Category Archives: Sides
Thank You so much to Potatoes USA for sponsoring this post! As always, all opinions are my own.
As kids, my sister and I spent many weekends staying with my Polish/Ukrainian Grandparents. At one point in time, we lived right down the street from them, but to us visiting their house still somehow felt like venturing into another world.
My Grandma being big on tradition and my Grandpa being very much a creature of habit meant that on both counts, our visits rarely deviated from a routine. On Friday night, we ate dinner at the Polish Home. There we shared fried fish and large platters of potato and cheese pierogi. If I was lucky, I got to have a 7-Up too (It was the only time I was allowed to drink soda!).
Saturdays were spent lounging around, reading “The Funnies” (comics) in the paper, and watching my Grandma cook, before heading to church later in the evening. The dishes that she made were the typical Ukrainian fare, which she grew up with, including golumpki (stuffed cabbage) and borscht (beet soup). This is her recipe for borscht.
If you have ever searched for a borscht recipe before, then you might know that there are hundreds of variations. My Grandma thought it necessary to use a sparerib for the flavor that the fat imparts. If you prefer, you can omit the meat altogether and make a Vegetarian version of this soup as I often do. You must include the potatoes, however, as they not only thicken the broth, but soak up all of that gorgeous red beet color too!
Just as summer turned to a fall, a few of my ladies and I got together for a girls’ night in.
Originally it was intended to be a last hurrah at the lake; a final chance to sit outside and watch the sunset. We would have a bite to eat here and there, likely with a cocktail in hand. Over time that plan evolved, and eventually it was decided that each of us would bring an appetizer and a drink to our little soiree. It would be a potluck sampling of sorts. At one point, there was talk of a possible contest and judging and a winner for the best pairing – and the accompanying bragging rights of course. So naturally we all took this very seriously.
What actually ended up happening is that the night we chose to meet was cold and rainy and our beloved sun was nowhere to be found. Undeterred we all still showed and passed our contributions around in the coziness of the kitchen, which everyone knows is the best place to end up at a party anyway.
We realized rather quickly that we should have agreed on a theme – for the drinks at least – because our “cocktails” ran the gamut from Jell-O shots to full-size Moscow Mules to homemade Irish Cream. Basically, we created a recipe for a hangover. If you want to try this at home, have everyone bring a drink using the same kind of alcohol, and dole the drinks out in small-ish standard cups.
We had a lot of variety in the food department too. I must say, it was pretty neat to see how creative everyone got. For my part, I brought a batch of Stormy Mornings and shooters of this creamy sunchoke soup. If you’ve never tried a sunchoke (also known as a Jerusalem artichoke) before, it tastes like a cross between an artichoke and an especially rich potato. In this soup, the flavor takes on a mushroom-like quality; very earthy. To balance that earthiness, I added a secret ingredient. Spoiler alert: it’s Prosecco! I liked the way that it paired with my cocktail, which also included some bubbles.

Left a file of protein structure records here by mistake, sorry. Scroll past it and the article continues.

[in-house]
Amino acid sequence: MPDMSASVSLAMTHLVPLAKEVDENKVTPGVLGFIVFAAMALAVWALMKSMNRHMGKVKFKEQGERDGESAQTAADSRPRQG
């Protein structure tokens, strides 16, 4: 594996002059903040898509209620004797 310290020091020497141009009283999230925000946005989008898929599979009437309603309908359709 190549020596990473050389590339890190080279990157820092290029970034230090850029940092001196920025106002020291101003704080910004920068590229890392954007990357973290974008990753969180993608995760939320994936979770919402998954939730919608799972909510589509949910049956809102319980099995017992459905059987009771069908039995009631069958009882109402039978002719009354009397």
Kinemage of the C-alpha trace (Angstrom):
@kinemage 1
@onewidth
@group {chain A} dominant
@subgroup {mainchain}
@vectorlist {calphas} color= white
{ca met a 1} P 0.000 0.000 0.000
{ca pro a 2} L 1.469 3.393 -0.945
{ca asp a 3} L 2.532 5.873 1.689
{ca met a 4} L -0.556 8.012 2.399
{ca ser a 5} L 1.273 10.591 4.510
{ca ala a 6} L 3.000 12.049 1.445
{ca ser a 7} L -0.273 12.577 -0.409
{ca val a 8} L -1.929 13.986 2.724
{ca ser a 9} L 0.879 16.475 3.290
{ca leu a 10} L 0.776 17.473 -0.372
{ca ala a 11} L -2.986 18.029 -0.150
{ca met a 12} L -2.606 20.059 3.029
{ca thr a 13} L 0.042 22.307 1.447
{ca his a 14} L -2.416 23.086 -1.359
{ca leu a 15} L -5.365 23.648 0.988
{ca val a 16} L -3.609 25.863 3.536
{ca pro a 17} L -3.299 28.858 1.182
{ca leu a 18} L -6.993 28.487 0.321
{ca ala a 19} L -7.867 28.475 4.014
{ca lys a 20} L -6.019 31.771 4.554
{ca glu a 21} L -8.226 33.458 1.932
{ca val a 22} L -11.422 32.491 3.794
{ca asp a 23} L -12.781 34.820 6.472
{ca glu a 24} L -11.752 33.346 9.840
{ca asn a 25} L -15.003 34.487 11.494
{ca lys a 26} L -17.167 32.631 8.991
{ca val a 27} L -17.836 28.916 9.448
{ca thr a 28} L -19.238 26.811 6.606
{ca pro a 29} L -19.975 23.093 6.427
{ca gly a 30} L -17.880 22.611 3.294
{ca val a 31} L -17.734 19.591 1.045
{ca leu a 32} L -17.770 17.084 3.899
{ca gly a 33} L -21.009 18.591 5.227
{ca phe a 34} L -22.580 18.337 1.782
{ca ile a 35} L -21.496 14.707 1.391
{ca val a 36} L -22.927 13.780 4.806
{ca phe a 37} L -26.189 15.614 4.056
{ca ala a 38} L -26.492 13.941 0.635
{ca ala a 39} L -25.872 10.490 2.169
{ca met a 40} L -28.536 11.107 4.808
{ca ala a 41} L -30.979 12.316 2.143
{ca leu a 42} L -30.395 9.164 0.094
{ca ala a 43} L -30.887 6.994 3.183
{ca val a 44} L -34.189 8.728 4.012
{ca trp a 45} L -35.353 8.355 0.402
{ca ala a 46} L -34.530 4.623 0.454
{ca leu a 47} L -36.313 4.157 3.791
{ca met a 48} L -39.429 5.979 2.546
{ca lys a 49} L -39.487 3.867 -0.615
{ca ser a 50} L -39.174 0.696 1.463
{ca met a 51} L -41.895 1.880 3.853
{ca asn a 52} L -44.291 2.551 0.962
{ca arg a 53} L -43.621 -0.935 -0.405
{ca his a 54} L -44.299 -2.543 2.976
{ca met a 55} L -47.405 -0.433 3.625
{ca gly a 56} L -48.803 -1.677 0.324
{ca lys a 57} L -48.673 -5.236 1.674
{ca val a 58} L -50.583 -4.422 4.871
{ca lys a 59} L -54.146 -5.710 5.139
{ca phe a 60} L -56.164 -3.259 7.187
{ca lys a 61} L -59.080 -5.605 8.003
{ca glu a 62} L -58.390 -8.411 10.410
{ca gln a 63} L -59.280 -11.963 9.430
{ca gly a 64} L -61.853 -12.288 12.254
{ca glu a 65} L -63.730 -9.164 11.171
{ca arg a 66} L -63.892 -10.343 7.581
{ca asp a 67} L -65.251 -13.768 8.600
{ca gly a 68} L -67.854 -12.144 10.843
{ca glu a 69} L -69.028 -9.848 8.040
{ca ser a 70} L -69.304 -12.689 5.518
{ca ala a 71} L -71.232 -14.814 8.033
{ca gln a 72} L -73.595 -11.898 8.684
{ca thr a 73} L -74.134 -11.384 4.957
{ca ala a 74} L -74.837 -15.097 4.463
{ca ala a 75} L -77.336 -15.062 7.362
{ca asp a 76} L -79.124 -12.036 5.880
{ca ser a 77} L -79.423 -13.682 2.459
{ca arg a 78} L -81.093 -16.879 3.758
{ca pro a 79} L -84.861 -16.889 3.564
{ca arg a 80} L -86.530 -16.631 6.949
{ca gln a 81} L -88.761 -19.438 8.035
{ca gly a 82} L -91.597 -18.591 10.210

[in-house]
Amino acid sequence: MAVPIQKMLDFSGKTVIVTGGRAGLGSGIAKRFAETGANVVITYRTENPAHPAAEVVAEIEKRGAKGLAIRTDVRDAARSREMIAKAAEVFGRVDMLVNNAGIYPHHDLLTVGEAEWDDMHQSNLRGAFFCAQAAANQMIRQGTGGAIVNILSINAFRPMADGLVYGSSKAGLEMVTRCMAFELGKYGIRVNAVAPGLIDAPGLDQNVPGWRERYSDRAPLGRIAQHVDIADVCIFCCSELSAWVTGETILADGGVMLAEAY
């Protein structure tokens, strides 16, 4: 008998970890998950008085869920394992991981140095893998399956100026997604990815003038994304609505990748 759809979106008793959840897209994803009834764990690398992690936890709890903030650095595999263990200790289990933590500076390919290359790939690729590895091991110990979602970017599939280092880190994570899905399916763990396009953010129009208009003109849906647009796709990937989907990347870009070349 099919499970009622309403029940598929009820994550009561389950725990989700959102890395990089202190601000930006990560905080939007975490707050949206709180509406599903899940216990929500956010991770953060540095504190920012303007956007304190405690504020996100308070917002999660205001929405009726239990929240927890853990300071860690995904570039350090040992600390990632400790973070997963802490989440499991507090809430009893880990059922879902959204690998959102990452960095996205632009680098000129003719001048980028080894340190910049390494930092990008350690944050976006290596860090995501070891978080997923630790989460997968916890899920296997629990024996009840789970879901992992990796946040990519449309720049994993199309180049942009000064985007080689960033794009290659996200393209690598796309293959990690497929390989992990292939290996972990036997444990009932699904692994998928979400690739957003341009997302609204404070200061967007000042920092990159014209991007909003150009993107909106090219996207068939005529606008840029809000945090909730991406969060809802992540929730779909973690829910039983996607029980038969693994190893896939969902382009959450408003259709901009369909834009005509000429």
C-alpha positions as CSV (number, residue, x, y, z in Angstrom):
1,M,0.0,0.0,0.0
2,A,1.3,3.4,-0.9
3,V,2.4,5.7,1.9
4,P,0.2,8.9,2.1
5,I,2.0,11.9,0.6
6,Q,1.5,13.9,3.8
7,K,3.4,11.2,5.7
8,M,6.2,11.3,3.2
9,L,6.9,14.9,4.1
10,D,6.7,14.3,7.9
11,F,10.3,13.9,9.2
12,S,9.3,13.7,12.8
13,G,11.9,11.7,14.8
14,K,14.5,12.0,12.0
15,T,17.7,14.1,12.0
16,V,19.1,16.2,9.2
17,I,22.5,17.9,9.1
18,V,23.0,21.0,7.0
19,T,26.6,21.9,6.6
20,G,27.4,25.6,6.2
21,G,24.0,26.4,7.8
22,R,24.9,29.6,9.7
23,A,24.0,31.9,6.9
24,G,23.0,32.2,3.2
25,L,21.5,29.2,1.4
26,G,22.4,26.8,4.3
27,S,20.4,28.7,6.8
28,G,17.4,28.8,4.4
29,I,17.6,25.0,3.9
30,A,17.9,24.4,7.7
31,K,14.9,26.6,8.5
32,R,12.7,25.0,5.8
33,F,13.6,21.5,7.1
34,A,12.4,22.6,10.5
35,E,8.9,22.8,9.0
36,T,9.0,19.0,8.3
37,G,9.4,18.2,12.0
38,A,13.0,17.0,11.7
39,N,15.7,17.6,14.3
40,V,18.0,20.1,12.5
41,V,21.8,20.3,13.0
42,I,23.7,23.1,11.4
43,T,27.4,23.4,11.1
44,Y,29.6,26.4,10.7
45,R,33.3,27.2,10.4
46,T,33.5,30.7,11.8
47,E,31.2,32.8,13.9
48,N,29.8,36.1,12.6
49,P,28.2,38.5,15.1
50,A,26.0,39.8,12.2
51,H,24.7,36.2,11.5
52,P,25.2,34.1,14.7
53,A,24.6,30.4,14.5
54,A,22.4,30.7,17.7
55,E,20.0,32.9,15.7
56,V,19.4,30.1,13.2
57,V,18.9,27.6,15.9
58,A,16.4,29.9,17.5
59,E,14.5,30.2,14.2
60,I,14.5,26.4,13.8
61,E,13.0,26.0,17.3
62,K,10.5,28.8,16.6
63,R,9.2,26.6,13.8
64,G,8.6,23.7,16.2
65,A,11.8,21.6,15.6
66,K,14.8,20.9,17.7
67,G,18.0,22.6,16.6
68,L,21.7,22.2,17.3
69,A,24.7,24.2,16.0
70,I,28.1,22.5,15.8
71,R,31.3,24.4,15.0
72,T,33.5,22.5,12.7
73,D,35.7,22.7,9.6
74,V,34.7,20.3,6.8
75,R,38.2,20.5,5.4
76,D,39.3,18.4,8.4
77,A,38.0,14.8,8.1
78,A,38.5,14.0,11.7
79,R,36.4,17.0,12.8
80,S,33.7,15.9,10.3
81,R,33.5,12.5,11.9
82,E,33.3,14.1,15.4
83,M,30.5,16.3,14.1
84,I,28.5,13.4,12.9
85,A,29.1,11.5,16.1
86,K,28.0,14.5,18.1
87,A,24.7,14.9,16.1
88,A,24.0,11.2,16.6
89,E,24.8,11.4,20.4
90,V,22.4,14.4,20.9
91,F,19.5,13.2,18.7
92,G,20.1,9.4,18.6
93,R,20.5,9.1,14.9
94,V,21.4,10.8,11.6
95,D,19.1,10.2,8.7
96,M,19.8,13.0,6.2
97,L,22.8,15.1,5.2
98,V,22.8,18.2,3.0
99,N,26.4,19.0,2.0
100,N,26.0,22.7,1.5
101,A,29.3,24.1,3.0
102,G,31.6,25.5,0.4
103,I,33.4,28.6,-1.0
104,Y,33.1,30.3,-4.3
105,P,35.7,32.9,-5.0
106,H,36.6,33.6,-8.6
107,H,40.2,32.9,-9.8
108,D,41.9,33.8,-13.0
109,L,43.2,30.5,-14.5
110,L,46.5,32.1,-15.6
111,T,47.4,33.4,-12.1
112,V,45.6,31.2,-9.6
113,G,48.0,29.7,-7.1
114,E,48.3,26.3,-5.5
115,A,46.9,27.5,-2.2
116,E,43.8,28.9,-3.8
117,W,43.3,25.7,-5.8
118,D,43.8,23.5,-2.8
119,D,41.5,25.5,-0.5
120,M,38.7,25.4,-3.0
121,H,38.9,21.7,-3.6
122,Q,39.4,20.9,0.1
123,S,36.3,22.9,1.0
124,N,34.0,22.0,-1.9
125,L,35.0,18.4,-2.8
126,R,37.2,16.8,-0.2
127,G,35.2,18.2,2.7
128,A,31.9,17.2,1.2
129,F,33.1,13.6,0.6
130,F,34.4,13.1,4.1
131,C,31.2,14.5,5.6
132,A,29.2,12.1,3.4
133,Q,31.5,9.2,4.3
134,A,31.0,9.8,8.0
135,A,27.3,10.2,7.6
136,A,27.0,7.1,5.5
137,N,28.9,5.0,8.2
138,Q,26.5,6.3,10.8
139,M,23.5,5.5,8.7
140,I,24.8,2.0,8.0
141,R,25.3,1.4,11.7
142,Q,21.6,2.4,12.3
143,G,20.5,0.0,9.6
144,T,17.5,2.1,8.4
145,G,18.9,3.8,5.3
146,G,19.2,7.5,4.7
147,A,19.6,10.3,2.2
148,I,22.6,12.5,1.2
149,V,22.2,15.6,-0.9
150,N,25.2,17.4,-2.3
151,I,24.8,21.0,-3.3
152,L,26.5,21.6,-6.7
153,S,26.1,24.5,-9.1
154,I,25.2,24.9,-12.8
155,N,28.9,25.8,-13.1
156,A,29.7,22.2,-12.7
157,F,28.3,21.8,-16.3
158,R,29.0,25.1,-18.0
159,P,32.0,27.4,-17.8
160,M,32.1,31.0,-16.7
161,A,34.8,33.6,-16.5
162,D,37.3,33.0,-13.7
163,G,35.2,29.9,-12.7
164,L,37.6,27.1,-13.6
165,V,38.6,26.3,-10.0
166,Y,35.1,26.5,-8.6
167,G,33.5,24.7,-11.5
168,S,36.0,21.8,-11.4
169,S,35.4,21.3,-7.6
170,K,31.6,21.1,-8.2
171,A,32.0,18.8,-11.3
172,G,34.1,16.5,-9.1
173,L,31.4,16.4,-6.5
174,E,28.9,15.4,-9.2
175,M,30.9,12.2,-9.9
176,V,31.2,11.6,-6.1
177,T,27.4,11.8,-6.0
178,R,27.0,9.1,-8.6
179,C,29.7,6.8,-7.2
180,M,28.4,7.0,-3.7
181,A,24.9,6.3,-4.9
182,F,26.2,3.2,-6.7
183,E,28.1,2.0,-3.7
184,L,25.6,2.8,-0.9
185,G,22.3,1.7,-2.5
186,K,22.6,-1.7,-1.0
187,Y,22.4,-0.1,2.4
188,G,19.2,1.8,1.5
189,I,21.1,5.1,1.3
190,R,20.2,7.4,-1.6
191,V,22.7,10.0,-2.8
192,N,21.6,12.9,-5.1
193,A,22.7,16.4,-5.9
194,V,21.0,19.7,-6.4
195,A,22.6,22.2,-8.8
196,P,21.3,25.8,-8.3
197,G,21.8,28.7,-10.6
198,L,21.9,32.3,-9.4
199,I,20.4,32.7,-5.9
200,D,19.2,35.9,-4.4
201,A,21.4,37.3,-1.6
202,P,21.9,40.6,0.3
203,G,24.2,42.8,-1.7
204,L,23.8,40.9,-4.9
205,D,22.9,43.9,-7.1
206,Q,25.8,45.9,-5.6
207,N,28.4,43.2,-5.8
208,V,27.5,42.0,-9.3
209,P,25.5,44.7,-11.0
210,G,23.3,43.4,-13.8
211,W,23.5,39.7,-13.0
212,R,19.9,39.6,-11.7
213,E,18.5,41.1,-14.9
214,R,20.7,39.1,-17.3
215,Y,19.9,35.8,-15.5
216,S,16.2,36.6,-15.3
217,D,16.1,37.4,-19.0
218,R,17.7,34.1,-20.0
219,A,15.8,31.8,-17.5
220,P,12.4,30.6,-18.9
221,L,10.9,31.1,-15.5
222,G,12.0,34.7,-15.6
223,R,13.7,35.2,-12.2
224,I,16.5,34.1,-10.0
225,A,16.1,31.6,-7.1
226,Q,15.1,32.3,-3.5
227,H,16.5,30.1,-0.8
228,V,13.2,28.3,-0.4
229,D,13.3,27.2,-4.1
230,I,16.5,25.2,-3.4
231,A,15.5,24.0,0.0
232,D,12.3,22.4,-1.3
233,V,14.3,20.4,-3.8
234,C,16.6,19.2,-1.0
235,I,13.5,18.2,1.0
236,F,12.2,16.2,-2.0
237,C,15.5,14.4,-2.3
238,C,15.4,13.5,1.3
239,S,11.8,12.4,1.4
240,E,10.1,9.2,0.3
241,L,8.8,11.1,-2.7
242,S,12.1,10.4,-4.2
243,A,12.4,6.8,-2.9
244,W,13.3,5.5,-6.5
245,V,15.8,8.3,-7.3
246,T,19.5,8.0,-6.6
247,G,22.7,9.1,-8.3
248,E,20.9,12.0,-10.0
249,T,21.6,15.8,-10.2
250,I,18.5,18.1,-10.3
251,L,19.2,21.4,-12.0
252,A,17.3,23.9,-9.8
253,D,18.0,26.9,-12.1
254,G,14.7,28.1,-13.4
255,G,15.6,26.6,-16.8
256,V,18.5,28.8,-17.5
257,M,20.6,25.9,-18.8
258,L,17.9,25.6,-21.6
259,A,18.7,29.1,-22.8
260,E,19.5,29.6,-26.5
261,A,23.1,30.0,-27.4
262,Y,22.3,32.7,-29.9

If you are looking for an excuse to pop a bottle this weekend, or are in need of a little something extra for your Thanksgiving table, either (or both!) of these recipes would be excellent choices!
“It’s been a bad year for strawberries”, the man behind the counter sullenly says to me.
I nod my head in agreement. Early as we are into the Summer, it’s been hard to find them big and ripe and juicy, if I can find them at all. Even my favorite farmstand – the one [where the man works] that never lets me down – is severely lacking in the strawberry department. A late frost in April seems to have stunted most of the berry crops in our area. Growers are only allowing picking for a couple of weeks, as opposed to the usual month-ish long season, and prices for the most part are at a premium. This is our debt to Mother Nature, I suppose.
The two plants in my garden didn’t fare well either. I became prematurely excited when they started producing, tiny as the berries were, they were maturing – until a few nighttime critters (chipmunks, I believe) had at them. Next year, you can rest assured that I’ll be putting more plants in, and some preventative fencing around them too!
The moral of this story then is that when I have been fortunate enough to come across strawberries (my most favorite of all of my favorite fruits), I’ve been snatching them up and putting them in everything. The berries that are less sweet have been roasted and pulsed into smoothies like this one. Or mixed with rhubarb and baked into a crumble, eventually drowned in a puddle of Jones Family Farm gelato. The squished, wrinkled, etc. are seeped in hot water until they turn white are made into tea, drank hot or iced. As for the few that are just right, they’re popped down plain or mixed into this warm salad.